One of my favorite thrift stores, Destined for Grace, on Hollister in Santa Barbara, received a painting by artist Jack Wolfe as a donation. This is a rich abstract oil on paper, mounted on board, signed “verso.” This medium suggests Wolfe was working on composition in this study, in these vibrant autumnal, somber colors. At auction, I see that this deep soulful palette brings $3,000 at auction for a small painting of this size.
Jack Wolfe (1924-2007) painted near my college in Boston, Tufts University. In fact, my alma mater has this artist’s works in their collection, as does Boston Museum of Fine Arts, The Whitney of American Art, Harvard, Boston University and the Boston Public Library. Wolfe studied at Rhode Island School of Design (RISD) and the Boston Museum Fine Arts School, graduating in 1949. After a show at The Whitney, he left the commercial world of the career artist, and withdrew from a money-driven art scene. He returned for good to his Stoughton Studio and painted to please himself only. His studio today is open as he left it in 2007, full of unsold canvases. I predict his work will be very valuable one day.
A testimony to the power of art to find its eventual and proper home, this painting is today donated to Destined for Grace. The not-for-profit thrift stores began as private fund raising dreams of two young women, Rebecca Costa Smith and Lindsey Connolly, co-founders, who, back in 2008, planned to ‘somehow’ (says their website) help the country of Haiti. Back then, all they felt was compassion, having visited the country. They visited as schoolteachers with no experience in nonprofit administration and little capital. Today, thanks to their hard work, they will be opening a new school in Haiti, providing what they know best – a quality education.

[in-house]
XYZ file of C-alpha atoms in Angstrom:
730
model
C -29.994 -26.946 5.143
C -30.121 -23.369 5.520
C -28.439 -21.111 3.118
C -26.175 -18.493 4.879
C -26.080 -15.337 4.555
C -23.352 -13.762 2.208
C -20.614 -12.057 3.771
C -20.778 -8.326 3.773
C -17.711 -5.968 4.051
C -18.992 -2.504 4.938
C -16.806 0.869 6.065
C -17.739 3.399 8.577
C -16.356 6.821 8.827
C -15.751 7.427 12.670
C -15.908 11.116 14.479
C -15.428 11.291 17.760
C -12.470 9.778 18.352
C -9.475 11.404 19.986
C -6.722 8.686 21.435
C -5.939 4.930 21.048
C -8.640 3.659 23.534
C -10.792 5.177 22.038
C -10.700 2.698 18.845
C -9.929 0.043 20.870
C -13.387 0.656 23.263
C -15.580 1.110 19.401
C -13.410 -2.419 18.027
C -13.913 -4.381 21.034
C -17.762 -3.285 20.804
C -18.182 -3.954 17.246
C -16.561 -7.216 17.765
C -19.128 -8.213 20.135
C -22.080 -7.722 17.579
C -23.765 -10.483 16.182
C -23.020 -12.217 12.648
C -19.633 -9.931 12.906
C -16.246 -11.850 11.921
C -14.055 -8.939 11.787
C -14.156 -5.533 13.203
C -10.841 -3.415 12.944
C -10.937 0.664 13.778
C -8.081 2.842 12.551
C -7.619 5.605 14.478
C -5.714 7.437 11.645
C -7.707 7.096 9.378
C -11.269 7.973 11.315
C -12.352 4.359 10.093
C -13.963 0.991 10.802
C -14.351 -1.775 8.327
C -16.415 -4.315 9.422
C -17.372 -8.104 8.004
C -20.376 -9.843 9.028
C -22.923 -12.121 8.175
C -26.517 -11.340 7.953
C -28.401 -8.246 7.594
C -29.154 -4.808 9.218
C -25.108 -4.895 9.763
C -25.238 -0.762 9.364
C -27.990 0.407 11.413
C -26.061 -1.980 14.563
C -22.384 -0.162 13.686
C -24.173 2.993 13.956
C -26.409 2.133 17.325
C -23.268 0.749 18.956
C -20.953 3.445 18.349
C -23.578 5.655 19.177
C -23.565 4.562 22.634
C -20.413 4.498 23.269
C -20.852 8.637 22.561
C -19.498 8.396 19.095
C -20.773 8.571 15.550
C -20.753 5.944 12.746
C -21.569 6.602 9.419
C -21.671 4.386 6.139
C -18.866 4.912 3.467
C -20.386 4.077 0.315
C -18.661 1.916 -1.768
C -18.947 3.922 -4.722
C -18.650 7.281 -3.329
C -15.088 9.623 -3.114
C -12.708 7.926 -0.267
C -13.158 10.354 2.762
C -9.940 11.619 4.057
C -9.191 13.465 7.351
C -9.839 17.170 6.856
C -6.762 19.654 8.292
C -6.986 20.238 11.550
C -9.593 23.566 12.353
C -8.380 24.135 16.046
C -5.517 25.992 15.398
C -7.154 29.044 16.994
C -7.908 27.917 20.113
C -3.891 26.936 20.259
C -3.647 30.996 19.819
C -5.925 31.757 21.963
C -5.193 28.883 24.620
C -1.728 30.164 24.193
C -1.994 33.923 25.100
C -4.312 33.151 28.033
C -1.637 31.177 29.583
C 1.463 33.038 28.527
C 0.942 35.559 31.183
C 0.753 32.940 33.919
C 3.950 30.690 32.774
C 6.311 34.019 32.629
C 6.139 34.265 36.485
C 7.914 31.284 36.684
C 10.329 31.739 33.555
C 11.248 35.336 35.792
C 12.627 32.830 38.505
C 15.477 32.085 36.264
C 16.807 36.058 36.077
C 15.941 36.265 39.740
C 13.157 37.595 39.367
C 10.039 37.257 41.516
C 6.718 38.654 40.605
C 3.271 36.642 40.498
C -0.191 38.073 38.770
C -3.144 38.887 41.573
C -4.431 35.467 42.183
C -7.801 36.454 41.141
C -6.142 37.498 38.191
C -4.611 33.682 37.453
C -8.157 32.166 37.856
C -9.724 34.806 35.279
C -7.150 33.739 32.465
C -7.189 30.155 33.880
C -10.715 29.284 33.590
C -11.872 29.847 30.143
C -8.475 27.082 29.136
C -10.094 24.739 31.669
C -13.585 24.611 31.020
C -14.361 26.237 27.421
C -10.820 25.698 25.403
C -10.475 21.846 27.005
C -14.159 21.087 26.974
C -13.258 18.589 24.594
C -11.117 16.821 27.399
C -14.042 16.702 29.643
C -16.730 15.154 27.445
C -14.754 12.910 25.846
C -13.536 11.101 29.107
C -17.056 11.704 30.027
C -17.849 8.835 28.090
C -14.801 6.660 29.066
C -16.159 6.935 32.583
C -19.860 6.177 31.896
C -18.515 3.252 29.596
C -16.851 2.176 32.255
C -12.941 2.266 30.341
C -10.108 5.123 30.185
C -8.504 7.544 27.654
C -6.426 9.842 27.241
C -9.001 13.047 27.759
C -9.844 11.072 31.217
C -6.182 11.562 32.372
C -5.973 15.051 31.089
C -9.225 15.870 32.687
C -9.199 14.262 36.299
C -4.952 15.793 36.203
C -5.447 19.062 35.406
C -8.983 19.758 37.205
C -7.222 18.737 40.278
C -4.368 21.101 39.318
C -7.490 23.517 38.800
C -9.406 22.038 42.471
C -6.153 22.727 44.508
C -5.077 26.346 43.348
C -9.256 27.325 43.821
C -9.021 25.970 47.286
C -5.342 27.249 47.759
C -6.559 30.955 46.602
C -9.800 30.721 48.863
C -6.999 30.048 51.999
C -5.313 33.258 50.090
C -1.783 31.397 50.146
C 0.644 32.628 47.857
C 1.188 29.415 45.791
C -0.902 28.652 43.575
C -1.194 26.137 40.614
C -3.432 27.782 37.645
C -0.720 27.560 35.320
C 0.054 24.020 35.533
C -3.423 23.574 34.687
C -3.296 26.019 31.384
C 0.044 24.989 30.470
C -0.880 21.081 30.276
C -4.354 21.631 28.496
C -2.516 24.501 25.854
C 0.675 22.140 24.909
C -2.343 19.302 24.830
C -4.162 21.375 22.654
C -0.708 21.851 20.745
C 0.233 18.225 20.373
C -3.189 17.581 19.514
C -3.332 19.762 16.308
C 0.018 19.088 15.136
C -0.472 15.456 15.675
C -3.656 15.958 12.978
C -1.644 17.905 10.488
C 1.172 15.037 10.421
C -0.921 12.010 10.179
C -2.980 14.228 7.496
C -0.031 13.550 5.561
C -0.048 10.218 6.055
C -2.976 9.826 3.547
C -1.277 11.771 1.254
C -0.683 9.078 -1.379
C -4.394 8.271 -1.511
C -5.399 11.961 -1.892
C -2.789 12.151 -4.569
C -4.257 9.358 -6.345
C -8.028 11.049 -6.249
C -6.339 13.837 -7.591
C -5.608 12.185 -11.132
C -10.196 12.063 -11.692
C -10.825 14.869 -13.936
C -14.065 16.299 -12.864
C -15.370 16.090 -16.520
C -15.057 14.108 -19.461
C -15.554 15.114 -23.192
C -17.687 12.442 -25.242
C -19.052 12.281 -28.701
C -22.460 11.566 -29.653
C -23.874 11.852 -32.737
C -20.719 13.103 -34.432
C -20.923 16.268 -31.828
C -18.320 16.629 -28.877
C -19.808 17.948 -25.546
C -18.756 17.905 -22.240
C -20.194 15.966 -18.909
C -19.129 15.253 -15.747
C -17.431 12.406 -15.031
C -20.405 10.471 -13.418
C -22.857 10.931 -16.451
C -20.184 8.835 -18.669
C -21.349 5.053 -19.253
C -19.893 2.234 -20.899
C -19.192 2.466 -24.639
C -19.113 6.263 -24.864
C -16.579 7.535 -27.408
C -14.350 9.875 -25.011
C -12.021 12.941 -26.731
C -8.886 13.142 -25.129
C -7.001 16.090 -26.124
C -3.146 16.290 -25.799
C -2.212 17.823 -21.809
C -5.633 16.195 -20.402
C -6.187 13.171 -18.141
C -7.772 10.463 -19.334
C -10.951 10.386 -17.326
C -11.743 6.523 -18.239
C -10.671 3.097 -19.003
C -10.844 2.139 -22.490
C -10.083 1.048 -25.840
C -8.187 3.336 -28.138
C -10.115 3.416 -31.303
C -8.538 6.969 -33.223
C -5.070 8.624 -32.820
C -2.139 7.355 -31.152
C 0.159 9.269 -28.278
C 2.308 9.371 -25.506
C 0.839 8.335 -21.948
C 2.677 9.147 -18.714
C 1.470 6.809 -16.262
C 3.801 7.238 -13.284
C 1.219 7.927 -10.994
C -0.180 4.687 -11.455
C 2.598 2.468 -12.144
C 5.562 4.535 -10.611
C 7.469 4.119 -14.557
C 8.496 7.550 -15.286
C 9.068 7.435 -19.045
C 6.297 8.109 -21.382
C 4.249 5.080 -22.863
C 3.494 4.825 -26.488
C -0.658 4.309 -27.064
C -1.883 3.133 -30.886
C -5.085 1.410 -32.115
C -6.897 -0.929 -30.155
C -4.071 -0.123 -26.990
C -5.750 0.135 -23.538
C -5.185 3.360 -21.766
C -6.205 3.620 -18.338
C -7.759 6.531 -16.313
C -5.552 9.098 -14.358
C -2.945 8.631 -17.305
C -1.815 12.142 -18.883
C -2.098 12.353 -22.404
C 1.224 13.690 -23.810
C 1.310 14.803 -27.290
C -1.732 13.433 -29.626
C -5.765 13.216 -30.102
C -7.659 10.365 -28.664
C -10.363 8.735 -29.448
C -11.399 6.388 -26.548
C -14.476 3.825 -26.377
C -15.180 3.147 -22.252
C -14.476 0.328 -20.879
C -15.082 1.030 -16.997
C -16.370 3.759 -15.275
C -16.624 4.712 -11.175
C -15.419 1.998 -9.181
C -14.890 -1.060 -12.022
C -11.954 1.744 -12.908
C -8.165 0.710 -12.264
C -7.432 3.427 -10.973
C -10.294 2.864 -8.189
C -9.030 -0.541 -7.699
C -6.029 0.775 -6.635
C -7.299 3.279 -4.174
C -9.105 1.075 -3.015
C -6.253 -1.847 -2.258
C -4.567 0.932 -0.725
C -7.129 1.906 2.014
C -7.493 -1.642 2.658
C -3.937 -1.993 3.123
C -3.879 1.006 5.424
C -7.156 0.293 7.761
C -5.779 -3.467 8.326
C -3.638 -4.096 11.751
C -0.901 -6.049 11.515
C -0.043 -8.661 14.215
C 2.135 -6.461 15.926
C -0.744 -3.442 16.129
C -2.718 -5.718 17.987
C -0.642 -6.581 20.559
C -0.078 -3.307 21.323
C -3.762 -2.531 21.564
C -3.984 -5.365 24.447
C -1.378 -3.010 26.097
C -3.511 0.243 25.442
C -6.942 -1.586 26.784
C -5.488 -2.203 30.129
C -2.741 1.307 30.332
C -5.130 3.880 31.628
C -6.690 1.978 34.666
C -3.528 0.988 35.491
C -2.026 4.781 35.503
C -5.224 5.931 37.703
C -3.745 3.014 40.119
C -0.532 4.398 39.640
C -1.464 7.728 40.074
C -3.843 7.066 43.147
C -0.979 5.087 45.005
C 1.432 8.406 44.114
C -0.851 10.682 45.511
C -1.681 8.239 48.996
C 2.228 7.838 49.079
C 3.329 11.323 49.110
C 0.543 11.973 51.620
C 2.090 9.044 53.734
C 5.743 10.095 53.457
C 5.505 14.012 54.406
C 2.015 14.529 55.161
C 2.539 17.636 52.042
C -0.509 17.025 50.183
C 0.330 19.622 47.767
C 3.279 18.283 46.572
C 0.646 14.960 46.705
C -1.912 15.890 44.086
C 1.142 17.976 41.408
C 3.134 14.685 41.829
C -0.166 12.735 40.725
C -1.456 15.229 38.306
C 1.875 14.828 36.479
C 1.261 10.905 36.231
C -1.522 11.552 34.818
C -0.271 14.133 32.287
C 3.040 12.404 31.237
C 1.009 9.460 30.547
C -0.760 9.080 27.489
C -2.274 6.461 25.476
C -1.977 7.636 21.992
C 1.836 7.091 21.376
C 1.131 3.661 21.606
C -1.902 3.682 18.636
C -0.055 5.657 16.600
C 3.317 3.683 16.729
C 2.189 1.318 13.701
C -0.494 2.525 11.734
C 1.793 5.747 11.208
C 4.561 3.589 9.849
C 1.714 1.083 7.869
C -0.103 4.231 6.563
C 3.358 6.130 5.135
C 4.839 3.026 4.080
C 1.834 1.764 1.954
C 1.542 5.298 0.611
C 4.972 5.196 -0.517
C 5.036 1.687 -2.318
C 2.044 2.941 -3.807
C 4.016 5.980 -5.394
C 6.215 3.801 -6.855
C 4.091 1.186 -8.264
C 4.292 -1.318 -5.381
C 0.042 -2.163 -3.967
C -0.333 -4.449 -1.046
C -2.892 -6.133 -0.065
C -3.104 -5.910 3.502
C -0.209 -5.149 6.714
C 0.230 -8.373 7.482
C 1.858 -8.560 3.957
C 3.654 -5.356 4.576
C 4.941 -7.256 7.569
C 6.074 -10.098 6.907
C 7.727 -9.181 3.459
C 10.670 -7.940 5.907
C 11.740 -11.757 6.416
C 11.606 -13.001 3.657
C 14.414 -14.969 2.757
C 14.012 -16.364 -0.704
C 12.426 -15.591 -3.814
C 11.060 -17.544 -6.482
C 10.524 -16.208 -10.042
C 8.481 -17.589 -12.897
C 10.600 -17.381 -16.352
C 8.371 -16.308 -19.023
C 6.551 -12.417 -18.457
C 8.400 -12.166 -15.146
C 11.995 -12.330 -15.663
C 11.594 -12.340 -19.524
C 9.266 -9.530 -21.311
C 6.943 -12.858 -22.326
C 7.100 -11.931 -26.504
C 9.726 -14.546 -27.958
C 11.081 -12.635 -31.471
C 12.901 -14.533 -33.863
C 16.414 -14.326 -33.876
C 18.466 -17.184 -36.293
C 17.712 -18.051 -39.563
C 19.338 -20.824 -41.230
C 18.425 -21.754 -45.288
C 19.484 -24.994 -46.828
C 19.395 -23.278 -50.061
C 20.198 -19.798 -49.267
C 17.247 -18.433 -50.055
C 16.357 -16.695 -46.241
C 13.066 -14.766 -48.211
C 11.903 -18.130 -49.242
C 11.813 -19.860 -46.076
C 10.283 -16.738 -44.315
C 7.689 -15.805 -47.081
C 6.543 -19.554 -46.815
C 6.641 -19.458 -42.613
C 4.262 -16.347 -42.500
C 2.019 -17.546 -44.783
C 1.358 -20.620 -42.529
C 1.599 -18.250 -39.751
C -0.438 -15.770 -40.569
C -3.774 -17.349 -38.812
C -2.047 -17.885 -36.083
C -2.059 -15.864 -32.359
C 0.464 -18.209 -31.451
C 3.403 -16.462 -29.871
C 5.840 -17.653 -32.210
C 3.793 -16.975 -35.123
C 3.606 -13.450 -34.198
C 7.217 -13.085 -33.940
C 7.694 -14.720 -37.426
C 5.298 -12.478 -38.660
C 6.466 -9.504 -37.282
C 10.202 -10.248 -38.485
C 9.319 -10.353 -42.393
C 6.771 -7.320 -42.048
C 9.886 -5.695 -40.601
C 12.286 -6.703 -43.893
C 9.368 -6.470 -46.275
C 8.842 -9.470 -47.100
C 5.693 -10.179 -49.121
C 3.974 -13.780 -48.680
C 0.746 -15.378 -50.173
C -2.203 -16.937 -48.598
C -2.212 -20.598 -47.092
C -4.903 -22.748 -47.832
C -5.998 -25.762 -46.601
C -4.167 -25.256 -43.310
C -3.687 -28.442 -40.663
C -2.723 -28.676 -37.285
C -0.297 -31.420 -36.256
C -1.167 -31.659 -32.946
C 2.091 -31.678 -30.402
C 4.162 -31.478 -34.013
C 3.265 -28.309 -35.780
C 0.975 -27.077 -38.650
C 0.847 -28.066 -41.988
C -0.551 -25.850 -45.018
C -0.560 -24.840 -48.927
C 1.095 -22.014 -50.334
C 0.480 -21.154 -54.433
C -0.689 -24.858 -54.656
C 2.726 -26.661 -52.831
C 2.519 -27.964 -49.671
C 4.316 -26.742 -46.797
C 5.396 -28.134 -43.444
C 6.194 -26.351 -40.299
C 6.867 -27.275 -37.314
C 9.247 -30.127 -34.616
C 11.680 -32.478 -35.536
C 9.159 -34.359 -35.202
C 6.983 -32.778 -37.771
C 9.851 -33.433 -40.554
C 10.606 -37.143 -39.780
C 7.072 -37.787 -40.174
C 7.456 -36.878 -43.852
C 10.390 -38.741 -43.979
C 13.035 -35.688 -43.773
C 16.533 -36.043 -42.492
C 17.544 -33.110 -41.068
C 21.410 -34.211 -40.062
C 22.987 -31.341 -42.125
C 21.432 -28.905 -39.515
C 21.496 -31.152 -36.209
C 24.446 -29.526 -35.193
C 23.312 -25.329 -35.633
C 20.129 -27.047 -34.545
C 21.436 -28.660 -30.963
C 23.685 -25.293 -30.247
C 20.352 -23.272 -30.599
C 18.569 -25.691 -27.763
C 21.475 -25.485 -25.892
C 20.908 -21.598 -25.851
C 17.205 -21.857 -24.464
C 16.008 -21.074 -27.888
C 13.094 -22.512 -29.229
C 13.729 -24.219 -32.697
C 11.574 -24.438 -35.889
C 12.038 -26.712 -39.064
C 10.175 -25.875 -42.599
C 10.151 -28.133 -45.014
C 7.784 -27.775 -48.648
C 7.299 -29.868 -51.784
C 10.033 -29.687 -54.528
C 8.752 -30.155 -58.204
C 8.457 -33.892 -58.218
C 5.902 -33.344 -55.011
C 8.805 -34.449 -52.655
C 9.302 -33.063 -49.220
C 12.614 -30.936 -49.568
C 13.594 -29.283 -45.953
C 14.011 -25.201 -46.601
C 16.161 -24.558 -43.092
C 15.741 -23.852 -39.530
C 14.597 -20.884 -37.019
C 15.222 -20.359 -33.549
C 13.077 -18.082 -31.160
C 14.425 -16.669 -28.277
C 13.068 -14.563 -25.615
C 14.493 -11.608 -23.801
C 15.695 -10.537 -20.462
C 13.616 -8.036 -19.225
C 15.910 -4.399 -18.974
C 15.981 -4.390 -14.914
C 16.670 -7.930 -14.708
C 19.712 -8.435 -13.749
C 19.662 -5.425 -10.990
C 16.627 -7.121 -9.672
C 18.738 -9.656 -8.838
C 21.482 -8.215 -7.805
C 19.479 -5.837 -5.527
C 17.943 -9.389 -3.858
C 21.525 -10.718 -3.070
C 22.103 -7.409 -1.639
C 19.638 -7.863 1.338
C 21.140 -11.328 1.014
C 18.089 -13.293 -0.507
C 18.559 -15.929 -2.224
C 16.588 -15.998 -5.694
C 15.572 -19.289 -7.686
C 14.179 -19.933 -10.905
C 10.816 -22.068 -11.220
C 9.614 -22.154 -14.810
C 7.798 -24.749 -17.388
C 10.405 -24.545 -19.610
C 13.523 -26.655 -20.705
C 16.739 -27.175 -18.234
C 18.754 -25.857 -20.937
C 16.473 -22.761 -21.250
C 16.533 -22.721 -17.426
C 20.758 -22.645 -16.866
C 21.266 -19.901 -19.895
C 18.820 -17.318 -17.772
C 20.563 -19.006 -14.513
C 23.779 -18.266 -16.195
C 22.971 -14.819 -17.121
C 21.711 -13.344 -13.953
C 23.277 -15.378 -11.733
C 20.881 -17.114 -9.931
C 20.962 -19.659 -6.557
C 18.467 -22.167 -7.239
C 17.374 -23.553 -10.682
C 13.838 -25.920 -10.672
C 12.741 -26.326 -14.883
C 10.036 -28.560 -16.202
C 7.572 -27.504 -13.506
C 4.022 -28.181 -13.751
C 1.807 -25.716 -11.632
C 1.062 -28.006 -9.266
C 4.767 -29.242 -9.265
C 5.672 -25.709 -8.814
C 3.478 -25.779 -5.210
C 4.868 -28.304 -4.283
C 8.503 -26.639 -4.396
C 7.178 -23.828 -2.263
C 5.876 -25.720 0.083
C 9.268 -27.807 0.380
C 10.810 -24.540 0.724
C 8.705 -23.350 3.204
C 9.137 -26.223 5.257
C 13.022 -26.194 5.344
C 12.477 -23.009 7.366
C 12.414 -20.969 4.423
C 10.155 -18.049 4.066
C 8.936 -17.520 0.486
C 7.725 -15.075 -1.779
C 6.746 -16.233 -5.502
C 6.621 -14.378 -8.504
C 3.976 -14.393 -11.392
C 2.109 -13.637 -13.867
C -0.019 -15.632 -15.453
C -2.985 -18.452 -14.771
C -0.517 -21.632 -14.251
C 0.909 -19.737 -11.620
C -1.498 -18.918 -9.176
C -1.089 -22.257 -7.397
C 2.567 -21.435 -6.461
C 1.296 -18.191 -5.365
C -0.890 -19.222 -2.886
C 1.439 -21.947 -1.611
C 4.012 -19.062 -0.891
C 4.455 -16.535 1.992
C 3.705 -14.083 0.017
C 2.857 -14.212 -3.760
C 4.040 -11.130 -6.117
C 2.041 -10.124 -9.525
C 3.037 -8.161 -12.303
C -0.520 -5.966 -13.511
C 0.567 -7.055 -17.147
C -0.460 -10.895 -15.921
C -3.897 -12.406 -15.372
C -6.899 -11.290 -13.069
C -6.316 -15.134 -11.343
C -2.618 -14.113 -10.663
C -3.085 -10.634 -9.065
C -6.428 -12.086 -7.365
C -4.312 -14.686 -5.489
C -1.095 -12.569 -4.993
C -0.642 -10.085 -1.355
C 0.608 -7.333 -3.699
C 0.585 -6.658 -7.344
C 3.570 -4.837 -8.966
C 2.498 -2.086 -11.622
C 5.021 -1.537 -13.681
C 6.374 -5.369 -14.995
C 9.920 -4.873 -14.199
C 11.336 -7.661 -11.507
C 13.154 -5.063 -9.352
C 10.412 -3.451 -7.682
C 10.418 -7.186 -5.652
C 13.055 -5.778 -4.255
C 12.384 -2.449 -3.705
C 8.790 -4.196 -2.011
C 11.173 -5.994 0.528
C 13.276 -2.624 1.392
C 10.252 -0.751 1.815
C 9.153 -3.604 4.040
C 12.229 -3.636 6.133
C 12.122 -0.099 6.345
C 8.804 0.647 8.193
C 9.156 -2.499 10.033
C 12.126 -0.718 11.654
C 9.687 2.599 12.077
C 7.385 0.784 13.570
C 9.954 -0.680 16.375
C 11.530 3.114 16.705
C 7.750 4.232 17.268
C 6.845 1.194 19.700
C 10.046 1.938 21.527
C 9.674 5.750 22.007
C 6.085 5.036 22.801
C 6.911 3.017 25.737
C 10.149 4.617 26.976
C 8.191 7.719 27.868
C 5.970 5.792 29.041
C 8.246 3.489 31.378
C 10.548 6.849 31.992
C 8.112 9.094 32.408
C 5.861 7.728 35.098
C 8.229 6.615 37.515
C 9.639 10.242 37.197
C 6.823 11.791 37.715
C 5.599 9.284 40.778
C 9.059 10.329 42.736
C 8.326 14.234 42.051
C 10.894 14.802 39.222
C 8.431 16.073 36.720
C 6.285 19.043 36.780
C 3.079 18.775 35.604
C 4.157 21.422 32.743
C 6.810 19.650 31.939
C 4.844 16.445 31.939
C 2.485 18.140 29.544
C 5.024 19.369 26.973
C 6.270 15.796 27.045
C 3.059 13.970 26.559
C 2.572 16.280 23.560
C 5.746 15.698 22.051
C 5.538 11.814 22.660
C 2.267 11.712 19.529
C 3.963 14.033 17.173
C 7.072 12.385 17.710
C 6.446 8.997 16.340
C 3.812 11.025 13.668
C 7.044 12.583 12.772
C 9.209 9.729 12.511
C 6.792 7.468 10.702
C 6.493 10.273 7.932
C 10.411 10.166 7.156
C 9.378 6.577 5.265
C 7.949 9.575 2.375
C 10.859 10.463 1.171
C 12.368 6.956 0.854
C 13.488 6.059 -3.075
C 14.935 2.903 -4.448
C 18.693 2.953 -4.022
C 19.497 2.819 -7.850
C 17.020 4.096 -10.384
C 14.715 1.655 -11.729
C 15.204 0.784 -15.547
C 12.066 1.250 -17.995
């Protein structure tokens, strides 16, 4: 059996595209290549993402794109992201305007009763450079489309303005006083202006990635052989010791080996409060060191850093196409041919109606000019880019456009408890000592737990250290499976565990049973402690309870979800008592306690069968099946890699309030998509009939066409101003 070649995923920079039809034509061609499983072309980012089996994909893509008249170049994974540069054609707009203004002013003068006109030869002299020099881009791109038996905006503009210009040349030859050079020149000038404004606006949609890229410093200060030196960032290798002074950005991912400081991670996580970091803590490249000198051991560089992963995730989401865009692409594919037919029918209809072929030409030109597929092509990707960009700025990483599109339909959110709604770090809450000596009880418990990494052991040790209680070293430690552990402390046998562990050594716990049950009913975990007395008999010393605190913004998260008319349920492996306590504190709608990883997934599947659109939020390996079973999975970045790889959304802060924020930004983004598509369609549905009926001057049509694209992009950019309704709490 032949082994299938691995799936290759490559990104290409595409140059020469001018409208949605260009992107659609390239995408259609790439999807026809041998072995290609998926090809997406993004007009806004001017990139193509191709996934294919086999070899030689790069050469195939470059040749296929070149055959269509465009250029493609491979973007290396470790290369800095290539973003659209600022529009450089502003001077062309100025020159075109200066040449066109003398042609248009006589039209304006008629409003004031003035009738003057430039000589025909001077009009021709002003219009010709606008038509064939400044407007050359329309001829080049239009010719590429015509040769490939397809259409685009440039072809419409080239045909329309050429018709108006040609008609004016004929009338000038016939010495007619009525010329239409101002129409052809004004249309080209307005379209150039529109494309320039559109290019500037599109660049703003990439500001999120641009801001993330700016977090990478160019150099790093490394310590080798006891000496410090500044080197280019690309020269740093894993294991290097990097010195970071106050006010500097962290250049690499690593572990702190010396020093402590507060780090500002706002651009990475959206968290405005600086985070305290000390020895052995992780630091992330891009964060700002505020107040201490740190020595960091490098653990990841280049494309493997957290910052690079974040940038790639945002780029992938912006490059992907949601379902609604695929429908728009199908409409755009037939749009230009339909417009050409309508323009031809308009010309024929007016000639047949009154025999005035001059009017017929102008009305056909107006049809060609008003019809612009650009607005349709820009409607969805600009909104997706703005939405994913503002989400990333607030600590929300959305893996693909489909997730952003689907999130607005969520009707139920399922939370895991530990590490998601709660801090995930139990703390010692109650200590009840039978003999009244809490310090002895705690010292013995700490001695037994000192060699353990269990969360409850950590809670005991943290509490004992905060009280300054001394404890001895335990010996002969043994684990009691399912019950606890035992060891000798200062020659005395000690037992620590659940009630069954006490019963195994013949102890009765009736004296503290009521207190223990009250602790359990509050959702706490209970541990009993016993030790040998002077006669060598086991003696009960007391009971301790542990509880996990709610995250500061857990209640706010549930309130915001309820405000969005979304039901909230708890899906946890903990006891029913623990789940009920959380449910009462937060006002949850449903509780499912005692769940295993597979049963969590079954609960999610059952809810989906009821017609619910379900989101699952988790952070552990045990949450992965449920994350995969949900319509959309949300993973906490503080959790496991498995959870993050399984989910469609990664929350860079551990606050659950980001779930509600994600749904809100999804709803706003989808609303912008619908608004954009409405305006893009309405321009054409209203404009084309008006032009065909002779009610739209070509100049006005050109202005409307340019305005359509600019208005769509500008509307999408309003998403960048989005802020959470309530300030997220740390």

Destined for Grace provides, with thrift store funds, an education by credentialed teachers, two meals a day, clean drinking water, uniforms and school supplies. They also provide prenatal vitamins, water filtration systems, and solar lights. Their school in Haiti won first place in the spelling bee contest against 11 other schools, the kids formed a winning soccer team, and the entire 6th grade class passed the Haitian State exam.
The school employs 25 Haitians as well as educating 210 children, all from a dream that materialized in two thrift stores in Carpinteria and Goleta; all profits from the stores go to Haiti. Monetary donations are 100% used in Haiti, not towards thrift store expenses.
Perhaps Jack Wolfe would have applauded the donation. Wolfe was a keen observer of the plight of the young in his portraiture and figural paintings. He painted complex portraits of mothers and children, with vulnerable and soulful faces, in an abstract expressionist style. The canvases collected in his Stoughton studio, seen on the Studio website, show many paintings exploring the relationship of the adult to the child. In his life and work, he renounced conflict for mercenary ends, and what it did to the creative psyche. He painted in emotive high contrast, employing unique color palettes. Even this abstract work shows depth.
As an artist, he separated himself from the world of creativity as commodity. Perhaps he would have appreciated the truth of Destined for Grace’s principle –that all children deserve quality education, as his canvases celebrate simple, deep human bonds.
In a Boston show of 2005 before the artist died in 2007, at the University of Massachusetts, works from the Vietnam War era, decades before, were first displayed. Kevin Bowen, Director of the Joiner Center for War & Social Consequences at that University, said “conflict, such as civil strife, takes its toll on civilians; Wolfe paints the children of causalities.” Basic human principles need to be mended, Wolfe suggests.
Sometimes art finds its way, ending up where it can convey its depth of spirit where it is needed the most. Think of how many wonderful works of art have survived unbelievable journeys, finally calling to us again. Art always comes home.
Certified appraiser for estates, inheritances and trusts.
Dr. Elizabeth Stewart's column appears every week in the Salon & Style section of the Santa Barbara News Press. Email her your questions and high-resolution photos at ElizabethAppraisals @ gmail.com
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